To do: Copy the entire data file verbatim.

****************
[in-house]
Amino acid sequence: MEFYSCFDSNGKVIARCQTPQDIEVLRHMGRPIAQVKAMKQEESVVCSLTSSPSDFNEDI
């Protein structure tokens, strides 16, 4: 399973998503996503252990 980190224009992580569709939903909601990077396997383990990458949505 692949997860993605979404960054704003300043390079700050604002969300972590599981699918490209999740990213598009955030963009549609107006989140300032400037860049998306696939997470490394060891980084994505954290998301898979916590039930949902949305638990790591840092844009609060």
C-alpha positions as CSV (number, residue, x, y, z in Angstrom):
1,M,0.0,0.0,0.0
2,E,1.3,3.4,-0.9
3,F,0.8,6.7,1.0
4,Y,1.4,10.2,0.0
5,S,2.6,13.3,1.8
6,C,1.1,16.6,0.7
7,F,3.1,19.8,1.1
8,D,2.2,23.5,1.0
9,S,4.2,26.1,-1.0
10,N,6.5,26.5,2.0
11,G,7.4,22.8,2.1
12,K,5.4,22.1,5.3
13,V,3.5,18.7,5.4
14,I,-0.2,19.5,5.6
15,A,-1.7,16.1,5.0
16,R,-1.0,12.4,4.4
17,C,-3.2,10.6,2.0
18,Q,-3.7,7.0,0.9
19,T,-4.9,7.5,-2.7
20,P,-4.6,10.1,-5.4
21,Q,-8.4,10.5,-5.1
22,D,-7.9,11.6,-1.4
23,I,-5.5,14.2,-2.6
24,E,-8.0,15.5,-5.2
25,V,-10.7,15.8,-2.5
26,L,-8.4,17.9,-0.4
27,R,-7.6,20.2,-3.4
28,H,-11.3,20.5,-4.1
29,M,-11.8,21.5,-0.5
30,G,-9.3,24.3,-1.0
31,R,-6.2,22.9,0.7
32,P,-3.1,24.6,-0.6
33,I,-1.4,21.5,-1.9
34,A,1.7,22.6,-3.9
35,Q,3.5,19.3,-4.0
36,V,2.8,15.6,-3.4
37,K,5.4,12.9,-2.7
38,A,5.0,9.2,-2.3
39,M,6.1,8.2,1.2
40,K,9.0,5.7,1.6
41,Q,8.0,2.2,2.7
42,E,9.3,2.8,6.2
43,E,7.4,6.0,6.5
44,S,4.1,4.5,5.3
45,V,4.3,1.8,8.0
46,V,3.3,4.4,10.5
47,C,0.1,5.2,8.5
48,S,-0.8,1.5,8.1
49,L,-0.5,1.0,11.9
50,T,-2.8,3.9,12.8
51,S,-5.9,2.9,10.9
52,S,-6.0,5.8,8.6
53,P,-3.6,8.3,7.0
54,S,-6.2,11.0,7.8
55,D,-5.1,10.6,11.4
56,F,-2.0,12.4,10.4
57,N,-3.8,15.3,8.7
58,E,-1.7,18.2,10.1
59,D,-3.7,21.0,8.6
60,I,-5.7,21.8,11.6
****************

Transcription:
[in-house]
Amino acid sequence: MEFYSCFDSNGKVIARCQTPQDIEVLRHMGRPIAQVKAMKQEESVVCSLTSSPSDFNEDI
């Protein structure tokens, strides 16, 4: 399973998503996503252990 980190224009992580569709939903909601990077396997383990990458949505 692949997860993605979404960054704003300043390079700050604002969300972590599981699918490209999740990213598009955030963009549609107006989140300032400037860049998306696939997470490394060891980084994505954290998301898979916590039930949902949305638990790591840092844009609060």
C-alpha positions as CSV (number, residue, x, y, z in Angstrom):
1,M,0.0,0.0,0.0
2,E,1.3,3.4,-0.9
3,F,0.8,6.7,1.0
4,Y,1.4,10.2,0.0
5,S,2.6,13.3,1.8
6,C,1.1,16.6,0.7
7,F,3.1,19.8,1.1
8,D,2.2,23.5,1.0
9,S,4.2,26.1,-1.0
10,N,6.5,26.5,2.0
11,G,7.4,22.8,2.1
12,K,5.4,22.1,5.3
13,V,3.5,18.7,5.4
14,I,-0.2,19.5,5.6
15,A,-1.7,16.1,5.0
16,R,-1.0,12.4,4.4
17,C,-3.2,10.6,2.0
18,Q,-3.7,7.0,0.9
19,T,-4.9,7.5,-2.7
20,P,-4.6,10.1,-5.4
21,Q,-8.4,10.5,-5.1
22,D,-7.9,11.6,-1.4
23,I,-5.5,14.2,-2.6
24,E,-8.0,15.5,-5.2
25,V,-10.7,15.8,-2.5
26,L,-8.4,17.9,-0.4
27,R,-7.6,20.2,-3.4
28,H,-11.3,20.5,-4.1
29,M,-11.8,21.5,-0.5
30,G,-9.3,24.3,-1.0
31,R,-6.2,22.9,0.7
32,P,-3.1,24.6,-0.6
33,I,-1.4,21.5,-1.9
34,A,1.7,22.6,-3.9
35,Q,3.5,19.3,-4.0
36,V,2.8,15.6,-3.4
37,K,5.4,12.9,-2.7
38,A,5.0,9.2,-2.3
39,M,6.1,8.2,1.2
40,K,9.0,5.7,1.6
41,Q,8.0,2.2,2.7
42,E,9.3,2.8,6.2
43,E,7.4,6.0,6.5
44,S,4.1,4.5,5.3
45,V,4.3,1.8,8.0
46,V,3.3,4.4,10.5
47,C,0.1,5.2,8.5
48,S,-0.8,1.5,8.1
49,L,-0.5,1.0,11.9
50,T,-2.8,3.9,12.8
51,S,-5.9,2.9,10.9
52,S,-6.0,5.8,8.6
53,P,-3.6,8.3,7.0
54,S,-6.2,11.0,7.8
55,D,-5.1,10.6,11.4
56,F,-2.0,12.4,10.4
57,N,-3.8,15.3,8.7
58,E,-1.7,18.2,10.1
59,D,-3.7,21.0,8.6
60,I,-5.7,21.8,11.6